Effects of imatinib mesylate on spontaneous electrical and mechanical activity in smooth muscle of the guinea-pig stomach
Version of Record online: 29 JAN 2009
2008 British Pharmacological Society
British Journal of Pharmacology
Special Issue: Special Issue: Neuropharmacology of Addiction
Volume 154, Issue 2, pages 451–459, May 2008
How to Cite
Hashitani, H., Hayase, M. and Suzuki, H. (2008), Effects of imatinib mesylate on spontaneous electrical and mechanical activity in smooth muscle of the guinea-pig stomach. British Journal of Pharmacology, 154: 451–459. doi: 10.1038/bjp.2008.91
- Issue online: 29 JAN 2009
- Version of Record online: 29 JAN 2009
- (Received September 11, 2007, Revised December 20, 2007, Accepted February 13, 2008)
- imatinib mesylate;
- interstitial cells of Cajal;
- smooth muscle;
Background and purpose:
Effects of imatinib mesylate, a Kit receptor tyrosine kinase inhibitor, on spontaneous activity of interstitial cells of Cajal (ICC) and smooth muscles in the stomach were investigated.
Effects of imatinib on spontaneous electrical and mechanical activity were investigated by measuring changes in the membrane potential and tension recorded from smooth muscles of the guinea-pig stomach. Its effects on spontaneous changes in intracellular concentration of Ca2+ ([Ca2+]i) (Ca2+ transients) were also examined in fura-2-loaded preparations.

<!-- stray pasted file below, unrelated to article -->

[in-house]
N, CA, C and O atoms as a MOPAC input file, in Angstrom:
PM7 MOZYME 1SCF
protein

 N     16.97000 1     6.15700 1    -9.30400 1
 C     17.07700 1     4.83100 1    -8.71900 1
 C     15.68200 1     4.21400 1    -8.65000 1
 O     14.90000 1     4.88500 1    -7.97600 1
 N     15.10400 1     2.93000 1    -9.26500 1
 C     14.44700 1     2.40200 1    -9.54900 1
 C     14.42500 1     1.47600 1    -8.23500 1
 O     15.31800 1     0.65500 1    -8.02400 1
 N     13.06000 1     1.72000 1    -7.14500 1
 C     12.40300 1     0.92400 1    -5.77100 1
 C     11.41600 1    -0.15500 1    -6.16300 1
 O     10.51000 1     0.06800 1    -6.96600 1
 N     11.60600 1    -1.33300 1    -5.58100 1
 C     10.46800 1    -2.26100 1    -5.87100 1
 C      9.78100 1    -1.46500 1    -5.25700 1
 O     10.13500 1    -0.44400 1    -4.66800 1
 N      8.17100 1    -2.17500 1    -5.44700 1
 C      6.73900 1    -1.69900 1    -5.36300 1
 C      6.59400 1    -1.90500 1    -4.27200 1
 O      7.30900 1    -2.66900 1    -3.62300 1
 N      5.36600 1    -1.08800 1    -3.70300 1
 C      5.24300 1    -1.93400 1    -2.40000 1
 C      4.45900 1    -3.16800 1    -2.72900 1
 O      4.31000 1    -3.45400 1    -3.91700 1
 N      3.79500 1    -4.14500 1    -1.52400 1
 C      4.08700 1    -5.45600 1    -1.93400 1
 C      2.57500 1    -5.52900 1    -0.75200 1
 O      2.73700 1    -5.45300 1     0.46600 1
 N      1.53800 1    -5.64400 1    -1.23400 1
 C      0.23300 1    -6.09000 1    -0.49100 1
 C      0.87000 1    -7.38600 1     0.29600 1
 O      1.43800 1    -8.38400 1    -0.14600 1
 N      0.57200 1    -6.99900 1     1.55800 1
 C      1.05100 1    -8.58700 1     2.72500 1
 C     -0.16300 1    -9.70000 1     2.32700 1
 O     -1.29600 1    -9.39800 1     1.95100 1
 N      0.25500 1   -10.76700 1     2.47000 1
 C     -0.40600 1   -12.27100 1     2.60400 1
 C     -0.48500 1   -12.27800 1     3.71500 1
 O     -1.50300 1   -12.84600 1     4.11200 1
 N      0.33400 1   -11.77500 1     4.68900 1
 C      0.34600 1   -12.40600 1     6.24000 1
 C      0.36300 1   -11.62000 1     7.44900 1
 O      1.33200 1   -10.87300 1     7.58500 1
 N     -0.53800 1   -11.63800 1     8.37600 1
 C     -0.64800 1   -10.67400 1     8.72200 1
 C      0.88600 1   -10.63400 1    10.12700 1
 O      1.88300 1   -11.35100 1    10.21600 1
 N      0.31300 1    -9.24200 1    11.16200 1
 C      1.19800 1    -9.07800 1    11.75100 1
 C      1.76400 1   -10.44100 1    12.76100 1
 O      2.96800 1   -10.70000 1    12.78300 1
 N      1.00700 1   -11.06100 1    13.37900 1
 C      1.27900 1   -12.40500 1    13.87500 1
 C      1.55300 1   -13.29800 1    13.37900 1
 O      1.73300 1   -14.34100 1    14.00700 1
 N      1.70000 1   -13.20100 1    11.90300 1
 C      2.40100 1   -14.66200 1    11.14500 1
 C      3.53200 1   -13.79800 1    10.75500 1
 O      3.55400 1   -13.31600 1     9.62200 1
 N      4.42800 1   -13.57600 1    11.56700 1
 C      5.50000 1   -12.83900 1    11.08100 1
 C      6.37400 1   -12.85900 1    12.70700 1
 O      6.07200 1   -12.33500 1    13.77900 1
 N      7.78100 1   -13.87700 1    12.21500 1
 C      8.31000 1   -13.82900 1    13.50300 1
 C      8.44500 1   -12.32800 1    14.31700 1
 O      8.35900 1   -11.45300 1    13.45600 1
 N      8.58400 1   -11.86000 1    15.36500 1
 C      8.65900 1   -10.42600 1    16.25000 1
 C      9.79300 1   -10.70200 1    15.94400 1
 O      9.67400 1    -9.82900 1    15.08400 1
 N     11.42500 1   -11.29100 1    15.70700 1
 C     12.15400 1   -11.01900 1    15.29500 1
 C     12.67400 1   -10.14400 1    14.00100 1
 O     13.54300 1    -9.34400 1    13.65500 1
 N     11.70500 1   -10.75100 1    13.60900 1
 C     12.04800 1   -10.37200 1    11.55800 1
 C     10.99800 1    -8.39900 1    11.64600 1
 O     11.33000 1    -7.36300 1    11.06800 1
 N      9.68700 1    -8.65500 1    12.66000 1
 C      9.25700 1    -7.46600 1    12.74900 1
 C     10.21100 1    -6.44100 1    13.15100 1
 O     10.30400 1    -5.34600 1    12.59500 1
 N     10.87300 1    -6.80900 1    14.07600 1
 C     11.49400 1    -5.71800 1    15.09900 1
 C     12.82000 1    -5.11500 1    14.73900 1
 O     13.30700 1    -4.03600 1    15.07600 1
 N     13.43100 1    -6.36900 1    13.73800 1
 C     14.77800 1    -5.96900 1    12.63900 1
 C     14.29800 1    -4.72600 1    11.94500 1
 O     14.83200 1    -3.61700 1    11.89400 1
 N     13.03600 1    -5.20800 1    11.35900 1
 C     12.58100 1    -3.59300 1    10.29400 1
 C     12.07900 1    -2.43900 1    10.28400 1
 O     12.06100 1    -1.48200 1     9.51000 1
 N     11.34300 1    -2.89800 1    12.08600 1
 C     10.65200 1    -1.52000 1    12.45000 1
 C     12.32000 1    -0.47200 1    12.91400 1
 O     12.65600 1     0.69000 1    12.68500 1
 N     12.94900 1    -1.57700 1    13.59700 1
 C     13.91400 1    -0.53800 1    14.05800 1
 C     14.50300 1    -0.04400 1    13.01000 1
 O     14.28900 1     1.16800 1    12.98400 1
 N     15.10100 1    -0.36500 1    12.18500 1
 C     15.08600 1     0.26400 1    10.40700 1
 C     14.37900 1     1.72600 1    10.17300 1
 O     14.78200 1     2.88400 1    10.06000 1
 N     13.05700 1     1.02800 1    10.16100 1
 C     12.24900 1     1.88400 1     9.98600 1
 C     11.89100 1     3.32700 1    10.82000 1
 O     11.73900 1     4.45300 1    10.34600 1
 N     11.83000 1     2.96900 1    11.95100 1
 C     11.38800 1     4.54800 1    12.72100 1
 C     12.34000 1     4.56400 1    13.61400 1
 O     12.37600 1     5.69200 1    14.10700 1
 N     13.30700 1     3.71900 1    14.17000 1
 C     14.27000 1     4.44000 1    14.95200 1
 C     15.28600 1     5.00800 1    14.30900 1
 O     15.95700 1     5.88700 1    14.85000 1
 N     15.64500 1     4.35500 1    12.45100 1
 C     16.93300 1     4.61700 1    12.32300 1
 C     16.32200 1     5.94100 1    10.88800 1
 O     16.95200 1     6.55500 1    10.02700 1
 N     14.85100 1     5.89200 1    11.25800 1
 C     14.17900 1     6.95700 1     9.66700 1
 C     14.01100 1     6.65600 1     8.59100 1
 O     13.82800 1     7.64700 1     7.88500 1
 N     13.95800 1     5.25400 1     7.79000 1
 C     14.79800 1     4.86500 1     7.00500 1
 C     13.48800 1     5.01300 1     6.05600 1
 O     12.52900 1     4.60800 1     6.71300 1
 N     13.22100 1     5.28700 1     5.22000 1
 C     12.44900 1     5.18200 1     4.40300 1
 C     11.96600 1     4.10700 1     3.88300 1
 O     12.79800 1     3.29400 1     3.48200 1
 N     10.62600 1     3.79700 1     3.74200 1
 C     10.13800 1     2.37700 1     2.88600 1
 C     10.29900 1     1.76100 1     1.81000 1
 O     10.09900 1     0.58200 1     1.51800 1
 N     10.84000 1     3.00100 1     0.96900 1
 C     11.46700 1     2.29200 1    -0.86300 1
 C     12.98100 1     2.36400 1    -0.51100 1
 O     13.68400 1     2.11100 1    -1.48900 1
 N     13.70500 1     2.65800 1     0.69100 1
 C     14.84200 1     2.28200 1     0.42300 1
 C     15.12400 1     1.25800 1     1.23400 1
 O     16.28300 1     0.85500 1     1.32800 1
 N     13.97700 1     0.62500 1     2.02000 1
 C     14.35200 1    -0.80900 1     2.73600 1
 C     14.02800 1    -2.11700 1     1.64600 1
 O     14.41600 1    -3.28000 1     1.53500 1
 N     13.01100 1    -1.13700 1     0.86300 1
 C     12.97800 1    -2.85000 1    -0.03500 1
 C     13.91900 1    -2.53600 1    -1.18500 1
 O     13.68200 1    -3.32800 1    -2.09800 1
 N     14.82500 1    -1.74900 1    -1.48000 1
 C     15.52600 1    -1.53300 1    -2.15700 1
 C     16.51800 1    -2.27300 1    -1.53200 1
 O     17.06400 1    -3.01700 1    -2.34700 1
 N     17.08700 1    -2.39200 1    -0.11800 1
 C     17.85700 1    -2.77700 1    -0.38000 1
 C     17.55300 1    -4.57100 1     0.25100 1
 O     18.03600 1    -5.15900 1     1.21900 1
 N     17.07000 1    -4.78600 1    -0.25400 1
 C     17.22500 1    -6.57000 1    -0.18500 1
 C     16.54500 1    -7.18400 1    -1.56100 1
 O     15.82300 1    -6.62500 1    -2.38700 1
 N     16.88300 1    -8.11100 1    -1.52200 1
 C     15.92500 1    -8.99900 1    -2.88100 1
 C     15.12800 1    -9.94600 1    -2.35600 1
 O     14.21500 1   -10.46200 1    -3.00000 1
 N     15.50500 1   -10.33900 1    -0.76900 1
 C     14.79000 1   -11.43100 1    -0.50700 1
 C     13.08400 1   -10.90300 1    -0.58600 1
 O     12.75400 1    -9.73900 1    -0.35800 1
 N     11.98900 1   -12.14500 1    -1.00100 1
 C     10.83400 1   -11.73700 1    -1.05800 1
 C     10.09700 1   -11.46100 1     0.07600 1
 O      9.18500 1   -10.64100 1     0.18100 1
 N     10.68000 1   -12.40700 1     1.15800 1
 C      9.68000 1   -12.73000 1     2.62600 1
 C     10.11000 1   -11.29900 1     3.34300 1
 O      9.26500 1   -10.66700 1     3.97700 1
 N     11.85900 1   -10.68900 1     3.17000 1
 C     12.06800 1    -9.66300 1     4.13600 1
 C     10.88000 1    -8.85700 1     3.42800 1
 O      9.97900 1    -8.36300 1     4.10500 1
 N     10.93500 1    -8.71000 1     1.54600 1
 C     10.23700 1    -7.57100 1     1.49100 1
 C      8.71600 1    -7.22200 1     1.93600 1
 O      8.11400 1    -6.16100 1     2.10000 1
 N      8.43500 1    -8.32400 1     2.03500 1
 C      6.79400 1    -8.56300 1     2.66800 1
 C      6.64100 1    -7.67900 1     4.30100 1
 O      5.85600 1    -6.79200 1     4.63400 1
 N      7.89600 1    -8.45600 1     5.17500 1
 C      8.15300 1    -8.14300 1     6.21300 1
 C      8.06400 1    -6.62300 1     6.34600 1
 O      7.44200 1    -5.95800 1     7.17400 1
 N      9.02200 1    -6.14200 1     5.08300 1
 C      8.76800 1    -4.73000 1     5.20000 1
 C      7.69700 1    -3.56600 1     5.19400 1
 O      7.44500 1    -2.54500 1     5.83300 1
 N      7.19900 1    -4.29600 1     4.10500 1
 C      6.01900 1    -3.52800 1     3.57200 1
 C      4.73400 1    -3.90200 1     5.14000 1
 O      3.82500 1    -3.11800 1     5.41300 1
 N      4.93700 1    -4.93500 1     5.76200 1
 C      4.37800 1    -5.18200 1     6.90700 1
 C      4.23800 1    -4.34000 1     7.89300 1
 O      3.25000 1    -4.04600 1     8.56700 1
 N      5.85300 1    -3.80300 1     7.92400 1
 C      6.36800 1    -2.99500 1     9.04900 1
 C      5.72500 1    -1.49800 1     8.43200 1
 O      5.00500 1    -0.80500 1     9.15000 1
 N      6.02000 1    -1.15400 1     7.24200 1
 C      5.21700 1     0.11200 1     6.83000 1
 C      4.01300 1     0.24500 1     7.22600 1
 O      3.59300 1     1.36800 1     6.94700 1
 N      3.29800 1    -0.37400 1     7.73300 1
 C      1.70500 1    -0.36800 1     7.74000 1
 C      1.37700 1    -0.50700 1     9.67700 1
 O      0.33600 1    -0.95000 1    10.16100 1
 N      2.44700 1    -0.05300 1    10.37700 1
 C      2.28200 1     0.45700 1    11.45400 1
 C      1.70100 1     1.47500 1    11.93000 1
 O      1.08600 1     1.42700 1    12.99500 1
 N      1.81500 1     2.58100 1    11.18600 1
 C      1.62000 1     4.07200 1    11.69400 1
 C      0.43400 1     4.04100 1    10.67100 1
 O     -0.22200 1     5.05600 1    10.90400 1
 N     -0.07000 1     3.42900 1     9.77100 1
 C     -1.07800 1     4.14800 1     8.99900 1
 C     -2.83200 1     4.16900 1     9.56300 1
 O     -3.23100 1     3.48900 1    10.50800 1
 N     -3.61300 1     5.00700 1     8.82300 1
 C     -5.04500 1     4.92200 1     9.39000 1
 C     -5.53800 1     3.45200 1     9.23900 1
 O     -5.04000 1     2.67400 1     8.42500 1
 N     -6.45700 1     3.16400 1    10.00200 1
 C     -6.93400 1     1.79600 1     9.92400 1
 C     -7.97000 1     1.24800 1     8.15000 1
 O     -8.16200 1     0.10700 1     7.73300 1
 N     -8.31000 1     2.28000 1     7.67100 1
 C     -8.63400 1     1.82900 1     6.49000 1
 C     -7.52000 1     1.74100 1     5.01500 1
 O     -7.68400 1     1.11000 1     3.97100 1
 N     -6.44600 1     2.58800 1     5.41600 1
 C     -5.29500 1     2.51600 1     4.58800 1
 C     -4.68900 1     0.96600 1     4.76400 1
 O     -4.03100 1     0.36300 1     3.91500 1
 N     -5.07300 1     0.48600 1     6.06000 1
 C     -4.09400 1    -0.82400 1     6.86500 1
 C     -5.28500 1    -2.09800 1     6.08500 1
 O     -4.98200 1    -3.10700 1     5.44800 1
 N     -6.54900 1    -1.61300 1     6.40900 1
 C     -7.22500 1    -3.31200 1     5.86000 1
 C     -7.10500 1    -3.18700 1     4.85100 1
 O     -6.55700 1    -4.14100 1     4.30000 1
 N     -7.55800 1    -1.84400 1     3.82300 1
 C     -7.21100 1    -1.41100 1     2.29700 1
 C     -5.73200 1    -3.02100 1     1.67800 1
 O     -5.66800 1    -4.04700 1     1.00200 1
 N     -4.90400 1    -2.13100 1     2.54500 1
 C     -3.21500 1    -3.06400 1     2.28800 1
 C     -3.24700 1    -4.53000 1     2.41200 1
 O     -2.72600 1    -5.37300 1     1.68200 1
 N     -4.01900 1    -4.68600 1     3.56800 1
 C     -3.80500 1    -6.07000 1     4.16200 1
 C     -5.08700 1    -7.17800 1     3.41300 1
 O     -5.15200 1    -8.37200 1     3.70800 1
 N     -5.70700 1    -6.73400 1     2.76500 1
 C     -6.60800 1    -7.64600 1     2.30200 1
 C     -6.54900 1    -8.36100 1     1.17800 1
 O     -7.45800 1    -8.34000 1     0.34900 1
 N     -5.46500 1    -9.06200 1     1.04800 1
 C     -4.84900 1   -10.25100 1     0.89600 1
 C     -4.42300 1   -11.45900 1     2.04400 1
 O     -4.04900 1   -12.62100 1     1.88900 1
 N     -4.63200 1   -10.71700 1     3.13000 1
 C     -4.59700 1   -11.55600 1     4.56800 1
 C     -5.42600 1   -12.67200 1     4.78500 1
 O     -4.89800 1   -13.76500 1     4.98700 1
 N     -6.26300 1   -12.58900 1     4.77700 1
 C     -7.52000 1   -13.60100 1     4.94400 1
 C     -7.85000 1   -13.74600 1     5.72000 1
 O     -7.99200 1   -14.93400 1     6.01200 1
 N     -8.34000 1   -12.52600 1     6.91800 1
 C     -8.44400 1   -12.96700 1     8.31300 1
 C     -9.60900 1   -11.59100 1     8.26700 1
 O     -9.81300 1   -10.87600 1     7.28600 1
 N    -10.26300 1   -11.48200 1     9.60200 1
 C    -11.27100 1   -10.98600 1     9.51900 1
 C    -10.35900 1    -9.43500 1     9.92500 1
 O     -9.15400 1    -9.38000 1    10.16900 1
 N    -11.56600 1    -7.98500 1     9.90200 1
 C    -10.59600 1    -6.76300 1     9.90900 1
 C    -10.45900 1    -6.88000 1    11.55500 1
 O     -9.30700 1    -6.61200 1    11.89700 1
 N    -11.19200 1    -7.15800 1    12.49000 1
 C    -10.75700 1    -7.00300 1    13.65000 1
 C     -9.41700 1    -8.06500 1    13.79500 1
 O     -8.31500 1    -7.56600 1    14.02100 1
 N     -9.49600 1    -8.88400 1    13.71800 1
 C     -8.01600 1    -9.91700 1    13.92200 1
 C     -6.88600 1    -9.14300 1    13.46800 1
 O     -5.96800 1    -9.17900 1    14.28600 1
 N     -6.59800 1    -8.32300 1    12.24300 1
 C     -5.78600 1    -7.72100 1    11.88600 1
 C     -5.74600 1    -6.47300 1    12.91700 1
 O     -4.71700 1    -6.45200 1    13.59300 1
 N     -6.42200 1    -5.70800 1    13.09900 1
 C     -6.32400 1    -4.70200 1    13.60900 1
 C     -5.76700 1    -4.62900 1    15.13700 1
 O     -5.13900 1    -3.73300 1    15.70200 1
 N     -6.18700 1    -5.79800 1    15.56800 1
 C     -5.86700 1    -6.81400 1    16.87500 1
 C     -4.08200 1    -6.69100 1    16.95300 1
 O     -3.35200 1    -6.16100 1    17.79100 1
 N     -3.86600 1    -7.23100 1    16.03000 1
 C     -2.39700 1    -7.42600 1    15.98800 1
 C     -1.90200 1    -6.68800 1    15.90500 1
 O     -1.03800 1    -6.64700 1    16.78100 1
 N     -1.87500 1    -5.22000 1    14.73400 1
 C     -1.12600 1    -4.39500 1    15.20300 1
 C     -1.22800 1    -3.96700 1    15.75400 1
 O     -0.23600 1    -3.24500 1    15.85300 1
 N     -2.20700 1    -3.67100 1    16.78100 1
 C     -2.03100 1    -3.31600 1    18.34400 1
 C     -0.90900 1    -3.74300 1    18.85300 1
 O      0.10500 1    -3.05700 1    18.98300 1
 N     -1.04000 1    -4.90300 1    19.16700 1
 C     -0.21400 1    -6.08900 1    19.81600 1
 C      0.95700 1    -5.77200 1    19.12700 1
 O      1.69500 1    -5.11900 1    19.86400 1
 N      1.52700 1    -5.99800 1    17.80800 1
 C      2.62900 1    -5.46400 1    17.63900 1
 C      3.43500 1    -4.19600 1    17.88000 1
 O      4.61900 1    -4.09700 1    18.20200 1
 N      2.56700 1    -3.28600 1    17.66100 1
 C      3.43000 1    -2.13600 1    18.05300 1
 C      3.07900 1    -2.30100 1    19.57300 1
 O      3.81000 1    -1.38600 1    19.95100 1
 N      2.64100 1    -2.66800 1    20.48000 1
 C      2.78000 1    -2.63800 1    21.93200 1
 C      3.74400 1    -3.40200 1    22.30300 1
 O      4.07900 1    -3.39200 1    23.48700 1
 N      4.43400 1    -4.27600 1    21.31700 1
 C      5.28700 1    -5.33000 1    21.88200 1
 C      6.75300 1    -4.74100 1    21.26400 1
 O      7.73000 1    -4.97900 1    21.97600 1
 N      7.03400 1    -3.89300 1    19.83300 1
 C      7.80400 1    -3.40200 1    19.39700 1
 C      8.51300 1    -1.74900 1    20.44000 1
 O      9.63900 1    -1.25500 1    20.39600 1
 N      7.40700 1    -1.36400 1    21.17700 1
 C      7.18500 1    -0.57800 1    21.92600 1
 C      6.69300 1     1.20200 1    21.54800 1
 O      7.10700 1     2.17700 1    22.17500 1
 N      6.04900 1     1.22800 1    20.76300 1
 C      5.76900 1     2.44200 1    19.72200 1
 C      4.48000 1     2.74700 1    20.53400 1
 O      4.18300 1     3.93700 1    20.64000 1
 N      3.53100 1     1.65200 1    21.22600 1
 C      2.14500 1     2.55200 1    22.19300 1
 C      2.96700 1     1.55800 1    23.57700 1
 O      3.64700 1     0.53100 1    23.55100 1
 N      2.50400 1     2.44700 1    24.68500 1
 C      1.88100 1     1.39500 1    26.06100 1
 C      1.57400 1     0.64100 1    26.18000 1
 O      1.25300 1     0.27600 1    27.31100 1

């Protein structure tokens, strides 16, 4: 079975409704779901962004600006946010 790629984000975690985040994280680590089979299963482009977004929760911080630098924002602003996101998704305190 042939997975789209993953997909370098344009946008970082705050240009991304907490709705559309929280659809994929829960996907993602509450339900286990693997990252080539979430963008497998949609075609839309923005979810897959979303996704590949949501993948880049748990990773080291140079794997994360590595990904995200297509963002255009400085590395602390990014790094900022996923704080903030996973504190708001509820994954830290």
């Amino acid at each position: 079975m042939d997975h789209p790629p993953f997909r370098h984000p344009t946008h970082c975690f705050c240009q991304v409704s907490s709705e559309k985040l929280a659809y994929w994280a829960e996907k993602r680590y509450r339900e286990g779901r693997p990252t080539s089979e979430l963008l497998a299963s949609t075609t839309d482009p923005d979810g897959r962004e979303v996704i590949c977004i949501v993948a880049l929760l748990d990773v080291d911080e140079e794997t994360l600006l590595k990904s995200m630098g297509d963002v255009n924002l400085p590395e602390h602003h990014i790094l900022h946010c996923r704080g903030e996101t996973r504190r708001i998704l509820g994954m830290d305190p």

Imatinib (1–10 μM) suppressed spontaneous contractions and Ca2+ transients. Simultaneous recordings of electrical and mechanical activity demonstrated that imatinib (1 μM) reduced the amplitude of spontaneous contractions without suppressing corresponding slow waves. In the presence of nifedipine (1 μM), imatinib (10 μM) reduced the duration of slow waves and follower potentials in the antrum and accelerated their generation, but had little affect on their amplitude. In contrast, imatinib reduced the amplitude of antral slow potentials and slow waves in the corpus.
Conclusions and implications:
Imatinib may suppress spontaneous contractions of gastric smooth muscles by inhibiting pathways that increase [Ca2+]i in smooth muscles rather than by specifically inhibiting the activity of ICC. A high concentration of imatinib (10 μM) reduced the duration of slow waves or follower potentials in the antrum, which reflect activity of ICC distributed in the myenteric layers (ICC-MY), and suppressed antral slow potentials or corporal slow waves, which reflect activity of ICC within the muscle bundles (ICC-IM), presumably by inhibiting intracellular Ca2+ handling.
British Journal of Pharmacology (2008) 154, 451–459; doi:10.1038/bjp.2008.91; published online 14 April 2008